Amazon has agreed to a deal to acquire 3D mapping startup UpNext, reports GigaOM. This is significant because Amazon does not currently offer a built-in mapping product on its Android-based Kindle Fire tablet and may be looking to do so in the future.
The announcement of Google’s Nexus 7 tablet, a direct competitor to the Kindle Fire, likely has Amazon thinking about ways that it could compete on a more even playing field with Google. While the initial release of the Kindle Fire wasn’t exactly the best device ever, it did have a pleasantly redesigned home screen and ran on a personal Amazon fork of Android, not Google’s official flavor. This means that it doesn’t come with any official Google apps, including Maps, although users can install them from the store.
So the acquisition of UpNext makes a solid case that Amazon is in it to offer would-be 7″ tablet buyers a solid case to go for the next generation of Kindle Fire instead of the Nexus.
In my personal testing, I found the Nexus 7 to be the best Android tablet that I’ve personally used, and TNW’s Drew Olanoff was also suitably impressed. It’s certainly the best effort that we’ve seen come out of a close Google collaboration and a worthy entry into the smaller tablet market for Google’s Nexus lineup. It’s far from perfect, but if given the choice right now, the Nexus 7 is an easy choice over the Kindle Fire.
The first version of Amazon’s tablet was basically rushed to market just to get a product out for the holiday season, and it has served its purpose as a piton into the tablet market. Now, Amazon needs to follow up big with its next release, cementing itself as a player in the face of the Nexus which has access to the mostly very good Google services, including maps.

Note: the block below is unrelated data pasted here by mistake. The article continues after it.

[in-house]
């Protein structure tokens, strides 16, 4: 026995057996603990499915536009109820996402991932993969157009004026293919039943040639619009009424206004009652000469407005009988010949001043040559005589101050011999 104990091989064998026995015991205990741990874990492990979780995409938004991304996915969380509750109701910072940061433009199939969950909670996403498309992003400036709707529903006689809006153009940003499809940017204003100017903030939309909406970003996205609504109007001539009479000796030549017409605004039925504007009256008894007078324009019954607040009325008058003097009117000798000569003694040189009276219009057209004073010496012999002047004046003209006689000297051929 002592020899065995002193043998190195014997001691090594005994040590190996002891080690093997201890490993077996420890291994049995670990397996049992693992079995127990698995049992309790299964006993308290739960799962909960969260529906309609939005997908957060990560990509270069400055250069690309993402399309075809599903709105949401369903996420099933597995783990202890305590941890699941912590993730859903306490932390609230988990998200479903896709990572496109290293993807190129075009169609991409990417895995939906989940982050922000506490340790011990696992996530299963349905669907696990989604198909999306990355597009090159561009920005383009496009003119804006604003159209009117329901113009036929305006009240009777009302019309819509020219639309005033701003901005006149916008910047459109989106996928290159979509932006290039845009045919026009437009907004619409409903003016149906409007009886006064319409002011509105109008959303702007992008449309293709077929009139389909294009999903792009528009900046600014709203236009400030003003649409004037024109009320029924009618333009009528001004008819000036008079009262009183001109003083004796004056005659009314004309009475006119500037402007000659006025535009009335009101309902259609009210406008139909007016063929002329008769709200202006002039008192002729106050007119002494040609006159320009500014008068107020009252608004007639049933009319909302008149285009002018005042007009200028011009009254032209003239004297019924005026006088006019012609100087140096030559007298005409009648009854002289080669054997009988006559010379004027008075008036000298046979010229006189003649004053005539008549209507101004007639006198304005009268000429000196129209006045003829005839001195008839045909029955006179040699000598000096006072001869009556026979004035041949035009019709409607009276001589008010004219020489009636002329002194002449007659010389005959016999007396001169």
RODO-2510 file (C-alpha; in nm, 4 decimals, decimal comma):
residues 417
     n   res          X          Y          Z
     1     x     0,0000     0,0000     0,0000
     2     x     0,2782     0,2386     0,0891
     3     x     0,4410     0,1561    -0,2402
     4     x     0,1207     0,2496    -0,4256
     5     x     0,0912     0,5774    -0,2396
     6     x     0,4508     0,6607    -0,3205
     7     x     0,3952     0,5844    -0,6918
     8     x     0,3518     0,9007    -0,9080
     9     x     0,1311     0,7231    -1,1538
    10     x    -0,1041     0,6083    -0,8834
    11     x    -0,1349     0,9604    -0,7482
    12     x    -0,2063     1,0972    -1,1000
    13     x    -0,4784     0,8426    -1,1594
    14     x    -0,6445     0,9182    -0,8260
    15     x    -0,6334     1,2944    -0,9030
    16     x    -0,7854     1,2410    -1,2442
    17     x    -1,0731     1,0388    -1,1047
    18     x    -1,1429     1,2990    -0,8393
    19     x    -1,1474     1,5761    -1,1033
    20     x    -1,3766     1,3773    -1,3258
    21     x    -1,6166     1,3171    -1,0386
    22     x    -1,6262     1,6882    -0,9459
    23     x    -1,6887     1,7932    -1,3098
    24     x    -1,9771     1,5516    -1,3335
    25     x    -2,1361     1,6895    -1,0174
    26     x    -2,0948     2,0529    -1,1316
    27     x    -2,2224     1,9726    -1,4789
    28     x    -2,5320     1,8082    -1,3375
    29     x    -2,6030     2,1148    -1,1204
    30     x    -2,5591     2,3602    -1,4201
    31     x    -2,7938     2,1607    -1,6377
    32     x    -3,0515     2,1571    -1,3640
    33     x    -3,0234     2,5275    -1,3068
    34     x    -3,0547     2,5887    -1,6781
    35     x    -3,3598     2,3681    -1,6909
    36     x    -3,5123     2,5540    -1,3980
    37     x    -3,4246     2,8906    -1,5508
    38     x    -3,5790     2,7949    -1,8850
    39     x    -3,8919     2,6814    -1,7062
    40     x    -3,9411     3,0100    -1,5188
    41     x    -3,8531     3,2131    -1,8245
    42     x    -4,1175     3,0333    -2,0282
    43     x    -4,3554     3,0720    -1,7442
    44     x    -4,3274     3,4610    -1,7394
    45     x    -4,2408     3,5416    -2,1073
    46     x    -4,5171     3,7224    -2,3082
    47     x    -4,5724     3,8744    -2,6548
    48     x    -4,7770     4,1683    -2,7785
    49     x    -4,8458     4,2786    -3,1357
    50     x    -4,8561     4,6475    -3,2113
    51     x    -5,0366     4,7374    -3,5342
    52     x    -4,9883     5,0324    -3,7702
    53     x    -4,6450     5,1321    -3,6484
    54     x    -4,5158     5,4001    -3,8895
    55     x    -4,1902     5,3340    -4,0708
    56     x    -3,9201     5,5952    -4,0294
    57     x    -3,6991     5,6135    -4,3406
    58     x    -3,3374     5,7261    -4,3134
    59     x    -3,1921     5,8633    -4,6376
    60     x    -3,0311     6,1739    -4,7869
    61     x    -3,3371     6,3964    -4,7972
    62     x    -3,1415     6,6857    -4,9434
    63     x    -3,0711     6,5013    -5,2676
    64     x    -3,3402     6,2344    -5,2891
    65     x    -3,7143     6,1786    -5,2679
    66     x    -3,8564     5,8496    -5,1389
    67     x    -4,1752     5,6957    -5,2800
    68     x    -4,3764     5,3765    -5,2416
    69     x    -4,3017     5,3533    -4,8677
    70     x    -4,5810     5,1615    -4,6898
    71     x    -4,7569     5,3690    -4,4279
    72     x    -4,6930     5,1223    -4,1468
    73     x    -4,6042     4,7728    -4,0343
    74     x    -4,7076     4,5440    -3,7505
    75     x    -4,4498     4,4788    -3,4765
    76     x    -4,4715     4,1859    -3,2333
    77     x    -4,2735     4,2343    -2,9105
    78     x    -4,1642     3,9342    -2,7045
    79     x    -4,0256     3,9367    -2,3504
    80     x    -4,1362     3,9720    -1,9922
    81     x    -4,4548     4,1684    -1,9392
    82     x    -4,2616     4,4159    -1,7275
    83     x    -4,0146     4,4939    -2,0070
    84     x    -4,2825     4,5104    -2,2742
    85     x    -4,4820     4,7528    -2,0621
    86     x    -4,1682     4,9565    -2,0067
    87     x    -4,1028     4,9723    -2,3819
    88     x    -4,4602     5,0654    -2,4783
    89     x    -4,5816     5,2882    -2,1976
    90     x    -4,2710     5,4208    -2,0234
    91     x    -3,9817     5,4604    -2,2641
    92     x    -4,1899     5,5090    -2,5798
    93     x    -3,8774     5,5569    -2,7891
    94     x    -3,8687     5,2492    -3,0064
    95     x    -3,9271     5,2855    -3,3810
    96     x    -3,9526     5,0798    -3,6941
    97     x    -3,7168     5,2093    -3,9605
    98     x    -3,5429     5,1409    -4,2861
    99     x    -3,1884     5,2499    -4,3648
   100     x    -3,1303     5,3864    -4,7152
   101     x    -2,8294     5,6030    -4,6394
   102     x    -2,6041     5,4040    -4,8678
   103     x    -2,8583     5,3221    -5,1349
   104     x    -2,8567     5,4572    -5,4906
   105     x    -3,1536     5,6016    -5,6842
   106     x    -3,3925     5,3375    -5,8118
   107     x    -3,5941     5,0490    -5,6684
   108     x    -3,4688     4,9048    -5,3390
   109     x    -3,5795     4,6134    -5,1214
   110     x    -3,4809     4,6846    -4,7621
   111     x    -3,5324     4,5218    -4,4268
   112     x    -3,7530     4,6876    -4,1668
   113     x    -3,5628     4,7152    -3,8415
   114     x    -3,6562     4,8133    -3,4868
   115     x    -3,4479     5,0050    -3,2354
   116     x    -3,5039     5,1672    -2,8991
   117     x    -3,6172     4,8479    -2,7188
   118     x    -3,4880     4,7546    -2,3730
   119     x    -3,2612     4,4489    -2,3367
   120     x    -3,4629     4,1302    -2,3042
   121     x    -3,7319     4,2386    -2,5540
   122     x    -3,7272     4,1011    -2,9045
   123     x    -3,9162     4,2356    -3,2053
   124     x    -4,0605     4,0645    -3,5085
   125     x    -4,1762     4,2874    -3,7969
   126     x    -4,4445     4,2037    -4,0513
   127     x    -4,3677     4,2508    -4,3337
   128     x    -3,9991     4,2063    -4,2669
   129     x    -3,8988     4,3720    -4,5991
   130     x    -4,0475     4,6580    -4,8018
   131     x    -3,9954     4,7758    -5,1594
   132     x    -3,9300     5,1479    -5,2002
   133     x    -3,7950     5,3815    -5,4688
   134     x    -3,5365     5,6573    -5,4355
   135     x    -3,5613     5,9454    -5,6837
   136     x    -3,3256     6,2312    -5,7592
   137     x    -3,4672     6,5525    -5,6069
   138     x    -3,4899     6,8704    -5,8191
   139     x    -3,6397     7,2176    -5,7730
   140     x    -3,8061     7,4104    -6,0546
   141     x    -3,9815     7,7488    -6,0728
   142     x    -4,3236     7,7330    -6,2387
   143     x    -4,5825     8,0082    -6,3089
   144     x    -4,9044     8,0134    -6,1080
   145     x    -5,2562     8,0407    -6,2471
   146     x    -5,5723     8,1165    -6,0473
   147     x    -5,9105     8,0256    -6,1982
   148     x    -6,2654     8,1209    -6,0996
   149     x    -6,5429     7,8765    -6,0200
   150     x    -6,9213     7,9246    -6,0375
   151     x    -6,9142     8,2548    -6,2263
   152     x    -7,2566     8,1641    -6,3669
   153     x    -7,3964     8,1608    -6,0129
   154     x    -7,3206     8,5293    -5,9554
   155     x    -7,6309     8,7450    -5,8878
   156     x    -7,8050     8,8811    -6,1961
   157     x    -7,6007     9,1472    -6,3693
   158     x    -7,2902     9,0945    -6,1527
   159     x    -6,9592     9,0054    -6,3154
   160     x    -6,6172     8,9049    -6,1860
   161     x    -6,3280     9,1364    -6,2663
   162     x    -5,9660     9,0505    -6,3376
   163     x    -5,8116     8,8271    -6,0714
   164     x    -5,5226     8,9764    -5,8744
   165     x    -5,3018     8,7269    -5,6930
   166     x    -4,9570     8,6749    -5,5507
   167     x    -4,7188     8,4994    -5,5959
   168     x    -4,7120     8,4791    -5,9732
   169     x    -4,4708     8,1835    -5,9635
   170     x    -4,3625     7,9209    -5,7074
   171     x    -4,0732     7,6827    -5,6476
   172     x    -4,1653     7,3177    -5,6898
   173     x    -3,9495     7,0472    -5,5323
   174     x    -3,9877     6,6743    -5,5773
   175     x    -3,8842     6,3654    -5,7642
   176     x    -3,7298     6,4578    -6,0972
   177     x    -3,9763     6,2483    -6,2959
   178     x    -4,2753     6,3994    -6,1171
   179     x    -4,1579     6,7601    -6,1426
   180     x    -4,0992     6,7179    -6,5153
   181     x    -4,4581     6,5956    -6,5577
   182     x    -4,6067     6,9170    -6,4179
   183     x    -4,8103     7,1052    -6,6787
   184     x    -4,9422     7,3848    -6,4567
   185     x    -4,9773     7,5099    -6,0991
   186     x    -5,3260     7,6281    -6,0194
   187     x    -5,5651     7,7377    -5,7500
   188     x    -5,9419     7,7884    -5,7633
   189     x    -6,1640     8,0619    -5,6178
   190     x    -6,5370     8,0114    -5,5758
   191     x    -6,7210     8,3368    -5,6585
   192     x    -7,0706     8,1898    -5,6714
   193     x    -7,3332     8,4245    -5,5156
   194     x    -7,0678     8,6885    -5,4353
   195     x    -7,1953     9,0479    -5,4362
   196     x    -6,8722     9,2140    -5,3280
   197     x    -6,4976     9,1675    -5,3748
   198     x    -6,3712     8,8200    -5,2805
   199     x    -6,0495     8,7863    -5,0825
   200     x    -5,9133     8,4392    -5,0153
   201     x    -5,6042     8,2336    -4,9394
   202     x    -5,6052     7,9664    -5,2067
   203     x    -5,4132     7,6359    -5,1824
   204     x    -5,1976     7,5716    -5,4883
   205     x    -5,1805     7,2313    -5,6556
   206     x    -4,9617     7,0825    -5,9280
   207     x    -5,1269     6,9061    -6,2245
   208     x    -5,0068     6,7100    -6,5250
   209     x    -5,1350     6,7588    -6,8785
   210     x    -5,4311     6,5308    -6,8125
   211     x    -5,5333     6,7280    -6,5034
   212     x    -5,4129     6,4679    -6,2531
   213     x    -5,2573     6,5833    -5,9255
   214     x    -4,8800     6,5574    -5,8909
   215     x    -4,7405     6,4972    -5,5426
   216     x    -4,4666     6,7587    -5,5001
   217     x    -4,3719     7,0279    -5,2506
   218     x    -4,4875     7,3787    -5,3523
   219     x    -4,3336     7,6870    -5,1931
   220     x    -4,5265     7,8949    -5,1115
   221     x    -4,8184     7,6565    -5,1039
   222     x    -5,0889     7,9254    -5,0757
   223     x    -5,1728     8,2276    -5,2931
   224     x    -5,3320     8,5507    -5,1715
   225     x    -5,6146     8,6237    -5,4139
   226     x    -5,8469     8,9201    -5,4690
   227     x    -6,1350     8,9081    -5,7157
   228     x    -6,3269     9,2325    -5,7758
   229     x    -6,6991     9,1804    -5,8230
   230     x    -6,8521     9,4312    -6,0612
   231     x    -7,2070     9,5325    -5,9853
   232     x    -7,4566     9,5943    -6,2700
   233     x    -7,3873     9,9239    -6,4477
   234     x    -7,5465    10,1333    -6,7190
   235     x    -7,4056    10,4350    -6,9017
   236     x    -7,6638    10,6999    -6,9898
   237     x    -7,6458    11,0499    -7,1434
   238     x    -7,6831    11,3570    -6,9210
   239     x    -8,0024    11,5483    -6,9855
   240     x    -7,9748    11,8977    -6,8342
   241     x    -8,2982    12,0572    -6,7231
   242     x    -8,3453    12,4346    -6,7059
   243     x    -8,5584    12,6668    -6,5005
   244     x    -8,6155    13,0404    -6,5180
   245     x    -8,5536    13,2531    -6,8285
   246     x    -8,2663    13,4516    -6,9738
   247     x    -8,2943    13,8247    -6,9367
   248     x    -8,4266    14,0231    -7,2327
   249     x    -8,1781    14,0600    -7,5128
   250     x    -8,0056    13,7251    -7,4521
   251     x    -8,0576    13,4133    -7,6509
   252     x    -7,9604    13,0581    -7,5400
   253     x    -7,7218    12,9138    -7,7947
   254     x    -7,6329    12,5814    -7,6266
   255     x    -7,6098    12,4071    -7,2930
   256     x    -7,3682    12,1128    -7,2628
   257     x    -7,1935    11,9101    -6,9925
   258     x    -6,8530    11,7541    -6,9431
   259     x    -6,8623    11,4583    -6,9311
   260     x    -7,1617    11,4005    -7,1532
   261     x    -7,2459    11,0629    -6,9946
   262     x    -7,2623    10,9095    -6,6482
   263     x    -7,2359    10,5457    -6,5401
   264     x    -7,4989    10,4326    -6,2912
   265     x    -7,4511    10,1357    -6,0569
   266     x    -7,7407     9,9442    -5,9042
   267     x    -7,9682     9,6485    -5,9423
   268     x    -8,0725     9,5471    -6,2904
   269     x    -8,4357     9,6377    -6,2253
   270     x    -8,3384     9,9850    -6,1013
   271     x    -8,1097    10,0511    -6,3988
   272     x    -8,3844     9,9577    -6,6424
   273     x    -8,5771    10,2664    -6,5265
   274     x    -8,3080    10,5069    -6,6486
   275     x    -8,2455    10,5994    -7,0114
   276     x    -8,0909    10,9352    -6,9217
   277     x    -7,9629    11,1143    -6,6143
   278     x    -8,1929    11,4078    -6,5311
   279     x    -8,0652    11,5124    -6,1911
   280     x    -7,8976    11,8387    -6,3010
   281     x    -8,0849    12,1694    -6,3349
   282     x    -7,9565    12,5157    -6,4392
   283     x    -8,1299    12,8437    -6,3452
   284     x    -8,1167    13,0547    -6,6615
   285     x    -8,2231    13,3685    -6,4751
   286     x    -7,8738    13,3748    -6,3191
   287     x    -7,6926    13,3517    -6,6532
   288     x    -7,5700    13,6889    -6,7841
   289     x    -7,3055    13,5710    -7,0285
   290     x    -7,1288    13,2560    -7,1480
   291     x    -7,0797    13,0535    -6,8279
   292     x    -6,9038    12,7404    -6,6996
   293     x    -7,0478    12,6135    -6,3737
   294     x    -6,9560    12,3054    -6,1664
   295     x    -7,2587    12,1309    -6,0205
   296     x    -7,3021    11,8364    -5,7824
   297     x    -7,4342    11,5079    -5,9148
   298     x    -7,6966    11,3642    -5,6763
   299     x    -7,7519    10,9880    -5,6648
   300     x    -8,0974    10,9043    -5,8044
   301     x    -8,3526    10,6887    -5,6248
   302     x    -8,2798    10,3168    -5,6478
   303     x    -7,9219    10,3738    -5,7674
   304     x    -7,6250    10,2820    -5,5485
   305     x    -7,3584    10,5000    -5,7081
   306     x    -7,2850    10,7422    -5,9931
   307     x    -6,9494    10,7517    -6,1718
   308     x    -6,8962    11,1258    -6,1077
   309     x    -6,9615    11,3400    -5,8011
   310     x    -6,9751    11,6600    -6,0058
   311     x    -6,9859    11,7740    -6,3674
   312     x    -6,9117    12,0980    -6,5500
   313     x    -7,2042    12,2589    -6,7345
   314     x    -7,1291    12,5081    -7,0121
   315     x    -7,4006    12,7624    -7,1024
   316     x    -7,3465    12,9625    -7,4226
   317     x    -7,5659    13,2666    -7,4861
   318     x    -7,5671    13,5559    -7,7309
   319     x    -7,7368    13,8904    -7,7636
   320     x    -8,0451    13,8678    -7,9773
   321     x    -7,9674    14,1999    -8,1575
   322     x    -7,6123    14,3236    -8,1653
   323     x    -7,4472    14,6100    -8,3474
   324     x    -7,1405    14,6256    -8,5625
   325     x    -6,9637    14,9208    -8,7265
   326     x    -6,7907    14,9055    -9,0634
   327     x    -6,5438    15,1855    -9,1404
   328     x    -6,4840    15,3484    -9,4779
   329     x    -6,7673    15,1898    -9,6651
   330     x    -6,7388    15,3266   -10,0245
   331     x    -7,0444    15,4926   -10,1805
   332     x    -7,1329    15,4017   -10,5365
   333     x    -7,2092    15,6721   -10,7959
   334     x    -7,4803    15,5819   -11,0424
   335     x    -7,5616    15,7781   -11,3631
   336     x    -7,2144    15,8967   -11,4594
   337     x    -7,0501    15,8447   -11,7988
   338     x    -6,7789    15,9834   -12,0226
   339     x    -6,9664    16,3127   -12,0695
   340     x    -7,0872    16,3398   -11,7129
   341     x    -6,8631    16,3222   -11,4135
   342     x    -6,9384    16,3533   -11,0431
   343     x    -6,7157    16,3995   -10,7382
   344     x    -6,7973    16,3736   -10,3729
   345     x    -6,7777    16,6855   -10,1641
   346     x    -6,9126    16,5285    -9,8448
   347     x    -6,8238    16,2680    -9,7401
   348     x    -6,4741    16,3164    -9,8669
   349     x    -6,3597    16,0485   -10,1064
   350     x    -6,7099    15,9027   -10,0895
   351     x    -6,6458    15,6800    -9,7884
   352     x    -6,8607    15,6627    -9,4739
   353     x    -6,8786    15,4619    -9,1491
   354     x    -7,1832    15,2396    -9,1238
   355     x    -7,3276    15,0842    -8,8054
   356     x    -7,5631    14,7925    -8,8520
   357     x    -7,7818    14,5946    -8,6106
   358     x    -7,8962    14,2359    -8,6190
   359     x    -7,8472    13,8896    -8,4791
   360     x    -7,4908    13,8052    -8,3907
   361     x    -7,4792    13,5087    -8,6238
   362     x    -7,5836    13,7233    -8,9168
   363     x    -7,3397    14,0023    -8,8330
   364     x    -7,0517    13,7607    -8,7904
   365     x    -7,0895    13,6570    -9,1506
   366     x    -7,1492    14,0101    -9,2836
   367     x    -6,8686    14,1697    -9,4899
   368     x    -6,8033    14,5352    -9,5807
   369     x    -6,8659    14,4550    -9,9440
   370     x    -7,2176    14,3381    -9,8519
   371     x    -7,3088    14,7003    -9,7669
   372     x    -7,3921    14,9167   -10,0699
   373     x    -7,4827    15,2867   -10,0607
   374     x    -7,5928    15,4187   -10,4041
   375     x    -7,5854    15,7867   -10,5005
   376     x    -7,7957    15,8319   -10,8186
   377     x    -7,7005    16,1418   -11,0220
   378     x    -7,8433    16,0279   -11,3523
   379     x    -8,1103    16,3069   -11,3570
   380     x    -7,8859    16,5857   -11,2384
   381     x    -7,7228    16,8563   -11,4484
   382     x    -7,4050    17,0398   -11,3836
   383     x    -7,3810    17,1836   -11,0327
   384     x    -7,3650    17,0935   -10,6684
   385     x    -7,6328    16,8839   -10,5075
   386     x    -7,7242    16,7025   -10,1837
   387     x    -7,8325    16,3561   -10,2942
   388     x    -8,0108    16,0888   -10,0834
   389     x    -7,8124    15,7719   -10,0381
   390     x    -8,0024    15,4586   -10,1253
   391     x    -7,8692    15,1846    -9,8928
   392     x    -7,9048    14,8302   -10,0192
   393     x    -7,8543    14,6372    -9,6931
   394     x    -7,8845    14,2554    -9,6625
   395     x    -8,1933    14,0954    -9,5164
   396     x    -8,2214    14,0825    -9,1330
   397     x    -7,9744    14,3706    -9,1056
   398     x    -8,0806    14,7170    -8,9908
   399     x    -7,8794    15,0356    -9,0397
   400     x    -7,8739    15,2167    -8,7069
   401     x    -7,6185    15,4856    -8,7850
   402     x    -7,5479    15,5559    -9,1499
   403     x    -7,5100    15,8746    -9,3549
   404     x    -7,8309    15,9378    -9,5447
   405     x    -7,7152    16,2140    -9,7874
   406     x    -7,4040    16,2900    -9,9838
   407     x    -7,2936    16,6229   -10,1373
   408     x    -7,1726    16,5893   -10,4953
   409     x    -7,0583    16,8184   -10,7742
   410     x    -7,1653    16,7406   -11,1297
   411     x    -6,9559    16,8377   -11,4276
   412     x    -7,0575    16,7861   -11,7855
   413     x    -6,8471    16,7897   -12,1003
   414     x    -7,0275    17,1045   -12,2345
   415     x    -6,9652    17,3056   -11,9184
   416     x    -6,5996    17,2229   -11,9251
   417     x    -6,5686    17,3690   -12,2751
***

Any work Amazon does on the Fire’s software services benefits it and it alone, aas it’s running on a fork of Android 2.x. As I explained back when the Fire was announced:
In fact, the Kindle Fire runs on something but you can’t actually call it Android, because that is technically a Google trademark on the version of its OS that contains Google apps and branding. So this OS is based on the portions of Android that are available as open source, but then has been tweaked significantly from there.
This means that any improvements that Amazon makes on top of that, including proprietary apps, won’t benefit Android at all. In fact, they basically just swooped all of the development that Google put into it and are effectively giving them back nothing. Not the cachet of having the OS run on Amazon’s tablet, not a kickback for licensing and not the all-important information and advertising that Google harvests from every official Android device.
The current Kindle Fire doesn’t even have a GPS unit, so it couldn’t really use the maps to any decent effect, but you can bet that the next version will.
This makes one acquisition that points to Amazon building out its own personal fork of Android and I wouldn’t think it will be the last. Fleshing out the software of the ‘next’ Kindle Fire will help it to compete more directly with the Nexus 7, which hits the market later this month.